||17. How Revolutionary Was the War for Independence (November 10, 2008)||Stanford Professor Jack Rakove argues that the length of the Revolutionary War caused the colonists to lose their easy patriotism. He discusses the first two phases of war. (November 10, 2008)||4/15/2009||Free||View in iTunes|
||16. Leaving the State of Nature (November 7, 2008)||Jack Rakove discusses the conclusion of the American revolution and the advent of the constitution as a circumstantial product of a legally aware citizenry. (November 7, 2008)||4/7/2009||Free||View in iTunes|
||18. The Mirror of Representation (November 12, 2008)||Professor Jack Rakove discusses American and British strategy during the Revolutionary War, focusing on the importance of revolutionary politics and the role of American civilian militias in securing American victory. (November 12, 2008)||4/15/2009||Free||View in iTunes|
||19. Republican Reforms (November 14, 2008)||Professor Jack Rakove discusses the major dilemmas facing state governments in America as they attempted to draft and ratify constitutions following American independence. (November 14, 2008)||4/15/2009||Free||View in iTunes|
||20. Two (Or More) Roads to Philadelphia (November 17, 2008)||Stanford Professor Jack Rakove discusses the development of representation and suffrage policy in the constitution and the differing opinions of John and Abigail Adams. (November 17, 2008)||4/22/2009||Free||View in iTunes|
|21||22. Three Myths About the Constitution (November 21, 2008)||--||4/22/2009||Free||View in iTunes|
||21. James Madison, Thinking (November 19, 2008)||Stanford Professor Jack Rakove discusses the the physical manuscript of the constitution, which shows the political mind at work; it allows us to see how President James Madison intellectually pondered its development. (November 19, 2008)||4/22/2009||Free||View in iTunes|
||22. Why the 1790's Matter (December 1, 2009)||Stanford Professor Jack Rakove discusses the ratification of the US constitution, the legality and legitimacy of this process, and the advent of the new framework for the US government. (December 1, 2009)||4/29/2009||Free||View in iTunes|
||23. Jefferson’s Empire of Liberty (December 3, 2009)||Stanford Professor Jack Rakove discusses the difference between the constitutionalization of politics verses politicizing the constitution, and how constitutional interpretation varied dependent upon political convictions. (December 3, 2009)||4/29/2009||Free||View in iTunes|
||24. The Protestant Republic (December 5, 2009)||Stanford Professor Jack Rakove discusses the difference between the constitutionalization of politics verses politicizing the constitution, and how constitutional interpretation varied dependent upon political convictions. (December 5, 2009)||4/29/2009||Free||View in iTunes|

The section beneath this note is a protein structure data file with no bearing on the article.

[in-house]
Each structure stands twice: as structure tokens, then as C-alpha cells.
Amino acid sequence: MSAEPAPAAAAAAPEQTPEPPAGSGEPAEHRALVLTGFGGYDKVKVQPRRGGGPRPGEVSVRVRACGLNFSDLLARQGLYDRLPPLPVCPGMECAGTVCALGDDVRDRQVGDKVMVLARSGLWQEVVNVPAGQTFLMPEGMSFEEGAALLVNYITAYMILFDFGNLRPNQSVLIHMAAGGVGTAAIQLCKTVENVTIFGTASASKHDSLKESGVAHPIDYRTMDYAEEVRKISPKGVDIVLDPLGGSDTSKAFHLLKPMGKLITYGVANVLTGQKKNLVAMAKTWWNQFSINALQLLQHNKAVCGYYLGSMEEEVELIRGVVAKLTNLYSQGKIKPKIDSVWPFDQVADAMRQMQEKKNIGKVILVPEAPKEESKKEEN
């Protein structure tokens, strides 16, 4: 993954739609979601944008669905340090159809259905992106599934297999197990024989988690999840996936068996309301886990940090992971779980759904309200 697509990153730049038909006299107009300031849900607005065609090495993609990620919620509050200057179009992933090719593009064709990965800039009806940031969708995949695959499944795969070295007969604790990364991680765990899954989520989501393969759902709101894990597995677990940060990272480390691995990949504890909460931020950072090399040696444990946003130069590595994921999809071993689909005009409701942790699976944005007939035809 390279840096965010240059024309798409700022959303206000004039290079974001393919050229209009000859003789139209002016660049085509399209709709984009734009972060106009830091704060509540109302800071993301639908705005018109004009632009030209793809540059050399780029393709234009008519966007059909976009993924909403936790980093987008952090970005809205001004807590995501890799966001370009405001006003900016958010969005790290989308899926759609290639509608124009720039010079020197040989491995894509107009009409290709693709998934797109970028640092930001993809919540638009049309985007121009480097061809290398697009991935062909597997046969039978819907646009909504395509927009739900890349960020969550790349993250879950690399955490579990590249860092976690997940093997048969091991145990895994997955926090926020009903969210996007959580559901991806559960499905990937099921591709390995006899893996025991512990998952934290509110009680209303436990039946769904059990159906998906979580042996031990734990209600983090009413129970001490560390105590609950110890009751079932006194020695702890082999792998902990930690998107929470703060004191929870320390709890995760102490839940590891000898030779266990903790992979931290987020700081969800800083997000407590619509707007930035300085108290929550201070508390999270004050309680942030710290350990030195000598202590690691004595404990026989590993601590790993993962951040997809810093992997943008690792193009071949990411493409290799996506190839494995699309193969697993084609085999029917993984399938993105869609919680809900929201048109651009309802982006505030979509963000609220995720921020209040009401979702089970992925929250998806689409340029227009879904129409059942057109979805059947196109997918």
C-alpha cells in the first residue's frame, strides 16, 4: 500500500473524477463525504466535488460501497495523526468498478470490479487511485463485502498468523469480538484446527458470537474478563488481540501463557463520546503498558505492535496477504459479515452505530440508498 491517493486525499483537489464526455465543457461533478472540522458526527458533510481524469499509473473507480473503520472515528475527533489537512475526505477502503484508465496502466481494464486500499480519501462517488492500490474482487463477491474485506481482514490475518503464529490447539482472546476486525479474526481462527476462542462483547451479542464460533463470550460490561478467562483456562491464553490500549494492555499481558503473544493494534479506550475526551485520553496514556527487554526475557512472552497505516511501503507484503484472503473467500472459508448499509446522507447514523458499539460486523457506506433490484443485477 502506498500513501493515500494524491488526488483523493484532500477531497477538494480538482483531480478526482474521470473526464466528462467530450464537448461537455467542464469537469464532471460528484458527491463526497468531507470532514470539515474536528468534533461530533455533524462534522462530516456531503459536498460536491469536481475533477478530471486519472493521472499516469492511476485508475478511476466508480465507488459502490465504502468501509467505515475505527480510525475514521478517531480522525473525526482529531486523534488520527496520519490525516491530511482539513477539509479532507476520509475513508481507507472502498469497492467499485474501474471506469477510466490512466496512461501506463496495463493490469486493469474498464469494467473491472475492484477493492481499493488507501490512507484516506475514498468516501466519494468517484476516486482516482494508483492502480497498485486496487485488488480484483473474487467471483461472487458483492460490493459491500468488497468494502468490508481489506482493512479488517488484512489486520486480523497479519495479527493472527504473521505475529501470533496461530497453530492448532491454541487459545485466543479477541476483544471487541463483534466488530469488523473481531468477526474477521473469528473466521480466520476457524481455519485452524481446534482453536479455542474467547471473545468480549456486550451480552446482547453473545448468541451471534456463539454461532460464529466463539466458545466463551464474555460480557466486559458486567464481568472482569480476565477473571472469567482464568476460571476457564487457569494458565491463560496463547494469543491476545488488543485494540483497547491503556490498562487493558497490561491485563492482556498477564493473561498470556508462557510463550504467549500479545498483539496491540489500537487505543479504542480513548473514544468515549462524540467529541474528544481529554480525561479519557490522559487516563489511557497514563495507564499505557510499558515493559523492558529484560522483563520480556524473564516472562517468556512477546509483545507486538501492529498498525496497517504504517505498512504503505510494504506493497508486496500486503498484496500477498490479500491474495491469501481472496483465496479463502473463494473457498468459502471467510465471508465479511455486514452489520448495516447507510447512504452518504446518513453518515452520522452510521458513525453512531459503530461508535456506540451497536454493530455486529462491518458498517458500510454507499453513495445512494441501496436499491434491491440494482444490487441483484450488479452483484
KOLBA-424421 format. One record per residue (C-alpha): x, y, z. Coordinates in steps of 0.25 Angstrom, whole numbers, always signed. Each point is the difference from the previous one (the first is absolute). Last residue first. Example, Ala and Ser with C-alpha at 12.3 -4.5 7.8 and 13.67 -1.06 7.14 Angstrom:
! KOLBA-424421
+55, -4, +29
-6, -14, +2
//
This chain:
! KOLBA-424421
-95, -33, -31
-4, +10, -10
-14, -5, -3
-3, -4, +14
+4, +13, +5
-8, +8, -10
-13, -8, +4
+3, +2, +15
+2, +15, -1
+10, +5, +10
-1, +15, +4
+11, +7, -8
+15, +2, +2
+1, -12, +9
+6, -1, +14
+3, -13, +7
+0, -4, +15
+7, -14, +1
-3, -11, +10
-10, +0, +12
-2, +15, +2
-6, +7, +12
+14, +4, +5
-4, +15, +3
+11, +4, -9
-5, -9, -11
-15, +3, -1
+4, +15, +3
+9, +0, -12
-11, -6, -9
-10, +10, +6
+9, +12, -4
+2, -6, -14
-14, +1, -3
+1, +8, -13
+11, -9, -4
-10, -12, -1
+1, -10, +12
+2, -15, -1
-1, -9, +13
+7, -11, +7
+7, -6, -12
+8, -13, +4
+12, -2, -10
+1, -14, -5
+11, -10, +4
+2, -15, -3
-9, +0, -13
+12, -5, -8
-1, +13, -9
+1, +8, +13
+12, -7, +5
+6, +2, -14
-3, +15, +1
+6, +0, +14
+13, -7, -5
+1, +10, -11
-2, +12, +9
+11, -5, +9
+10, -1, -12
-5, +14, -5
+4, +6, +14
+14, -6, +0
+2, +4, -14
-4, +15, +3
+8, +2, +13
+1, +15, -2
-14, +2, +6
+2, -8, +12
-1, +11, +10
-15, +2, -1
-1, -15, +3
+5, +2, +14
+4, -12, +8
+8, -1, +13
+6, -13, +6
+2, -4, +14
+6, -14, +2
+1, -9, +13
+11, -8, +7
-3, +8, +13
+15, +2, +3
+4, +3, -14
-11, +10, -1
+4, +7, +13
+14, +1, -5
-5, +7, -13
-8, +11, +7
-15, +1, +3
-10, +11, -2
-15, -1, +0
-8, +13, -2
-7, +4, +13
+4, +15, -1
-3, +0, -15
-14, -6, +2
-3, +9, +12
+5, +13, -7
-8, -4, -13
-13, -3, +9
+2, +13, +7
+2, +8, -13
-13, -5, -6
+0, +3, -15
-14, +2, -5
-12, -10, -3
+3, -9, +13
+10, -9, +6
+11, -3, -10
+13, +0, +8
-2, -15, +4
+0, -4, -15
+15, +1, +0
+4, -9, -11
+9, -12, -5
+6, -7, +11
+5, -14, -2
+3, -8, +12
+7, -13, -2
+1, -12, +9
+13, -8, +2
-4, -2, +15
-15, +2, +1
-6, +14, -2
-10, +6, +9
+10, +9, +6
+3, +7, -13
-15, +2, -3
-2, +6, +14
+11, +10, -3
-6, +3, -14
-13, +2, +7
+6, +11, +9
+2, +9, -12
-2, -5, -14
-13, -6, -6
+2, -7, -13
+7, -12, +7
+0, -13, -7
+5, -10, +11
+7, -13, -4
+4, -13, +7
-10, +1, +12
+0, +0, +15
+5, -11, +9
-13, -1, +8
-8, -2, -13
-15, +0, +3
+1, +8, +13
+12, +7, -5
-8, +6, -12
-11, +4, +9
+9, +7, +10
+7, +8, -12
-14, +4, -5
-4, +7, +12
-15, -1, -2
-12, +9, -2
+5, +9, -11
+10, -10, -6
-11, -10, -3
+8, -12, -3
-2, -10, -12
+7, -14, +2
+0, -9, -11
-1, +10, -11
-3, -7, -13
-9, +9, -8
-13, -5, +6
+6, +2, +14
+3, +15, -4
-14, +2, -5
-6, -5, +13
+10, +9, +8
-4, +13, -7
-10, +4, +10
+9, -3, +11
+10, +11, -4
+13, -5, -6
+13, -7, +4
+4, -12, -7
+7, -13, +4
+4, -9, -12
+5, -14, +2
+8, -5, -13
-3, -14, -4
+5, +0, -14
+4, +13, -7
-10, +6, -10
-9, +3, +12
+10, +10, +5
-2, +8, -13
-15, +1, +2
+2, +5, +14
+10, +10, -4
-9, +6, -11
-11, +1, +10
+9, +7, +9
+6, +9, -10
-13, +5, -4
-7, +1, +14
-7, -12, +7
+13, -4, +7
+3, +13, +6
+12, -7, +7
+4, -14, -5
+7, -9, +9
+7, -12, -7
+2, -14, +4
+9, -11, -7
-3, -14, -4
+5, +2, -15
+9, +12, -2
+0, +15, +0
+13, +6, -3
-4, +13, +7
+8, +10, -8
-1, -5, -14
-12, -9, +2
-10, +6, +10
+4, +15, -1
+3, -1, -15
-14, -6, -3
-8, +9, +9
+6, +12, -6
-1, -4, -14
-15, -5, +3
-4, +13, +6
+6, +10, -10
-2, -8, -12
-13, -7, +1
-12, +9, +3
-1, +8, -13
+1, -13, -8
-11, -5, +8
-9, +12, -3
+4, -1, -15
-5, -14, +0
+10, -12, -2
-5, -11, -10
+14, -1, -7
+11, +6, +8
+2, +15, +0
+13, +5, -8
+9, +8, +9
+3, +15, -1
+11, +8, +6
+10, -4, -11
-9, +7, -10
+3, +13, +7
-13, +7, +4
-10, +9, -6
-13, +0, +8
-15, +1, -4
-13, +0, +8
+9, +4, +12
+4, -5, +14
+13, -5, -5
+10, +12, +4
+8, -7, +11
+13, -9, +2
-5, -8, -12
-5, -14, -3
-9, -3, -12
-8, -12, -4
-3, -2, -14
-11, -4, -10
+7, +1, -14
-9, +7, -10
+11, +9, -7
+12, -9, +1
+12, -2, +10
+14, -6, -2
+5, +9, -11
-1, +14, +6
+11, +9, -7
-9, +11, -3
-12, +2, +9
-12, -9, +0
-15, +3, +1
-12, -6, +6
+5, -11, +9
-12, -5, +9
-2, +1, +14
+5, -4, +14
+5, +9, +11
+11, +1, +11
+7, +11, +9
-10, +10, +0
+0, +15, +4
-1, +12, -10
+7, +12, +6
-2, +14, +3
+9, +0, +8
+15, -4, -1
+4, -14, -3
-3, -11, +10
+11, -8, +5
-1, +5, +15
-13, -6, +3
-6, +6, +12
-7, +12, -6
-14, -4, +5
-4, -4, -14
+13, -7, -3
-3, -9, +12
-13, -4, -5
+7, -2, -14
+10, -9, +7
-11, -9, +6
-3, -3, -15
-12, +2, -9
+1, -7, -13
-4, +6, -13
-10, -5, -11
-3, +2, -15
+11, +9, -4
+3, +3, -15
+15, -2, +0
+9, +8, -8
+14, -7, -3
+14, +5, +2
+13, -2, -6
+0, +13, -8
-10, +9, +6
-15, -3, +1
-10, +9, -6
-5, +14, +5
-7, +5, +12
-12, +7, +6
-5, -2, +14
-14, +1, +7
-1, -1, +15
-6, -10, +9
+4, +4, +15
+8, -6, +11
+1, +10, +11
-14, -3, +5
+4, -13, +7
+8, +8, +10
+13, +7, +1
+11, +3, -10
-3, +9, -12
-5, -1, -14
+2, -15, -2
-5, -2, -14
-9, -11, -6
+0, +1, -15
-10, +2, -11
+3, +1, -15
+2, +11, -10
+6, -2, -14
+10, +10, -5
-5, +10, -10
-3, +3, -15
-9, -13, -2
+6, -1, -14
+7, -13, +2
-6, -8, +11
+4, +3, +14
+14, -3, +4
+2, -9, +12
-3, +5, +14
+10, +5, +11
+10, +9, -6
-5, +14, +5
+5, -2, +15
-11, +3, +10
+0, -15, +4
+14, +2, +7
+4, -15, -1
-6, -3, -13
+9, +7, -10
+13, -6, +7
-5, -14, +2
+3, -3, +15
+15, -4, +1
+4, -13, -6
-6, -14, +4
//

Colonial & revolutionary history
This is an excellent course. The best part is prof Rakove's stories. Priceless. Makes me feel like I am in the class.
History comes alive
I picked this up as a companion piece to Professor Rakove's 4 part series with other prominent history professors/authors. He is an excellent lecturer with a wonderful sense of humor. After listening to this course and his 4 part series I've developed a renewed interest in this whole period of America history. Highly recommend it.
His economic analysis is completely............positivistic. I enjoy his history, but he gaffs whenever he errs into econ. How is slavery capitalistic? Is it supposed to be capitalistic because someone profits from work? If so, how is this "capitalistic" production different from any other mode of production? There is no such thing BUT capitalism, but slavery is slightly different, and is in its allocation of resources socialistic by denotation--that is, the profit motive of individuals (in this case, Africans) is sacrificed to the "social need" of some other group (in this case "white slave-owners") who are backed by nothing but superior force (government monopoly on force).
Slavery is NOT capitalistic in any meaningful sense, because the oppression of workers and the denial of their freedom entails a lack of a market for a whole population (namely, an unimpeded African market). We could call slavery protection (favoring slave-owners over Africans) or intervention (government protection of slave status in a legal framework), but we couldn't call it a market phenomenon.
Unfortunately, if you don't understand econ, the entire story of Colonial America (settlers smuggling guns and goods to indians against the laws established by colonial authorities--forming a black market--or colonial merchants trading with other nations/colonies outside of the Navigation Acts and other interventionist and protectionist measures implement by English authorities) looks like a giant concerted push towards the centralization of economic and political power.